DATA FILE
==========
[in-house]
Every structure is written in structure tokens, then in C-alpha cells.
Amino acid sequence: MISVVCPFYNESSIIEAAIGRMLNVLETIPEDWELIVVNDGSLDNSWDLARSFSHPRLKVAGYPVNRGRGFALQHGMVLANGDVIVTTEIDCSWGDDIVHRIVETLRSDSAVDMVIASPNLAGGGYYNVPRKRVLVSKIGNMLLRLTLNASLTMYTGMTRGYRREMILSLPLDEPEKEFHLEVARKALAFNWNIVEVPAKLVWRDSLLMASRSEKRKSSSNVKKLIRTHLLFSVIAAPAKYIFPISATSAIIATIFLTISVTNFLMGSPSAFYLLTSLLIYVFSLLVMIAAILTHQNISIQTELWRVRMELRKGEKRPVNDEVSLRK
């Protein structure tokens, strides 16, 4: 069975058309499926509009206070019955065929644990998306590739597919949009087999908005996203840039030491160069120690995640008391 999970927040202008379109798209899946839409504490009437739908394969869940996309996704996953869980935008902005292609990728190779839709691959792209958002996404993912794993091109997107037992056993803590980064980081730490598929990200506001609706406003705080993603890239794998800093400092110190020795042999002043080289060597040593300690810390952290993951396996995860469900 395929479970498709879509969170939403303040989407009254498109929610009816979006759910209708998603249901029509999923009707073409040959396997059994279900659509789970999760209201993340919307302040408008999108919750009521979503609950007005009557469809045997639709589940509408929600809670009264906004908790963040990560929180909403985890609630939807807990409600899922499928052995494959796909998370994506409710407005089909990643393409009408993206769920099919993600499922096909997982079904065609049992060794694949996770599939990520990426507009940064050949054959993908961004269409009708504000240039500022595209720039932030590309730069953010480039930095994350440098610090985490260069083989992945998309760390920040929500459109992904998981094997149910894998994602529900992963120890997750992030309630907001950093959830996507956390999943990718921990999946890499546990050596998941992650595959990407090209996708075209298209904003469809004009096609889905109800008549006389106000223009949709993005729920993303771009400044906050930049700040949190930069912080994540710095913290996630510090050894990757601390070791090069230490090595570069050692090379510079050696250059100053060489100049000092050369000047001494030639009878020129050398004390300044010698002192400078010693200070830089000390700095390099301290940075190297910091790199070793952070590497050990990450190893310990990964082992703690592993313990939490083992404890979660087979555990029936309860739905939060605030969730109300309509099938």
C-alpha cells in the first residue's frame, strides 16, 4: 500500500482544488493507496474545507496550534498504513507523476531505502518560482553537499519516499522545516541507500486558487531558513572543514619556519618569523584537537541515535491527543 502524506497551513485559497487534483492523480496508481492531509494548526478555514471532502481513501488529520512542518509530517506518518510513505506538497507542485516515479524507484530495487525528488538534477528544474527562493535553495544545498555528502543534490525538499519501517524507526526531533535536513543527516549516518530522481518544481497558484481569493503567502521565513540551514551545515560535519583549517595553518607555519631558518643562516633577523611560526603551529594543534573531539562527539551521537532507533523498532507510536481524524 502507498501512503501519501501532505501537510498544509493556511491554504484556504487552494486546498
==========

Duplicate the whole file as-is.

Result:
[in-house]
Every structure is written in structure tokens, then in C-alpha cells.
Amino acid sequence: MISVVCPFYNESSIIEAAIGRMLNVLETIPEDWELIVVNDGSLDNSWDLARSFSHPRLKVAGYPVNRGRGFALQHGMVLANGDVIVTTEIDCSWGDDIVHRIVETLRSDSAVDMVIASPNLAGGGYYNVPRKRVLVSKIGNMLLRLTLNASLTMYTGMTRGYRREMILSLPLDEPEKEFHLEVARKALAFNWNIVEVPAKLVWRDSLLMASRSEKRKSSSNVKKLIRTHLLFSVIAAPAKYIFPISATSAIIATIFLTISVTNFLMGSPSAFYLLTSLLIYVFSLLVMIAAILTHQNISIQTELWRVRMELRKGEKRPVNDEVSLRK
């Protein structure tokens, strides 16, 4: 069975058309499926509009206070019955065929644990998306590739597919949009087999908005996203840039030491160069120690995640008391 999970927040202008379109798209899946839409504490009437739908394969869940996309996704996953869980935008902005292609990728190779839709691959792209958002996404993912794993091109997107037992056993803590980064980081730490598929990200506001609706406003705080993603890239794998800093400092110190020795042999002043080289060597040593300690810390952290993951396996995860469900 395929479970498709879509969170939403303040989407009254498109929610009816979006759910209708998603249901029509999923009707073409040959396997059994279900659509789970999760209201993340919307302040408008999108919750009521979503609950007005009557469809045997639709589940509408929600809670009264906004908790963040990560929180909403985890609630939807807990409600899922499928052995494959796909998370994506409710407005089909990643393409009408993206769920099919993600499922096909997982079904065609049992060794694949996770599939990520990426507009940064050949054959993908961004269409009708504000240039500022595209720039932030590309730069953010480039930095994350440098610090985490260069083989992945998309760390920040929500459109992904998981094997149910894998994602529900992963120890997750992030309630907001950093959830996507956390999943990718921990999946890499546990050596998941992650595959990407090209996708075209298209904003469809004009096609889905109800008549006389106000223009949709993005729920993303771009400044906050930049700040949190930069912080994540710095913290996630510090050894990757601390070791090069230490090595570069050692090379510079050696250059100053060489100049000092050369000047001494030639009878020129050398004390300044010698002192400078010693200070830089000390700095390099301290940075190297910091790199070793952070590497050990990450190893310990990964082992703690592993313990939490083992404890979660087979555990029936309860739905939060605030969730109300309509099938």
C-alpha cells in the first residue's frame, strides 16, 4: 500500500482544488493507496474545507496550534498504513507523476531505502518560482553537499519516499522545516541507500486558487531558513572543514619556519618569523584537537541515535491527543 502524506497551513485559497487534483492523480496508481492531509494548526478555514471532502481513501488529520512542518509530517506518518510513505506538497507542485516515479524507484530495487525528488538534477528544474527562493535553495544545498555528502543534490525538499519501517524507526526531533535536513543527516549516518530522481518544481497558484481569493503567502521565513540551514551545515560535519583549517595553518607555519631558518643562516633577523611560526603551529594543534573531539562527539551521537532507533523498532507510536481524524 502507498501512503501519501501532505501537510498544509493556511491554504484556504487552494486546498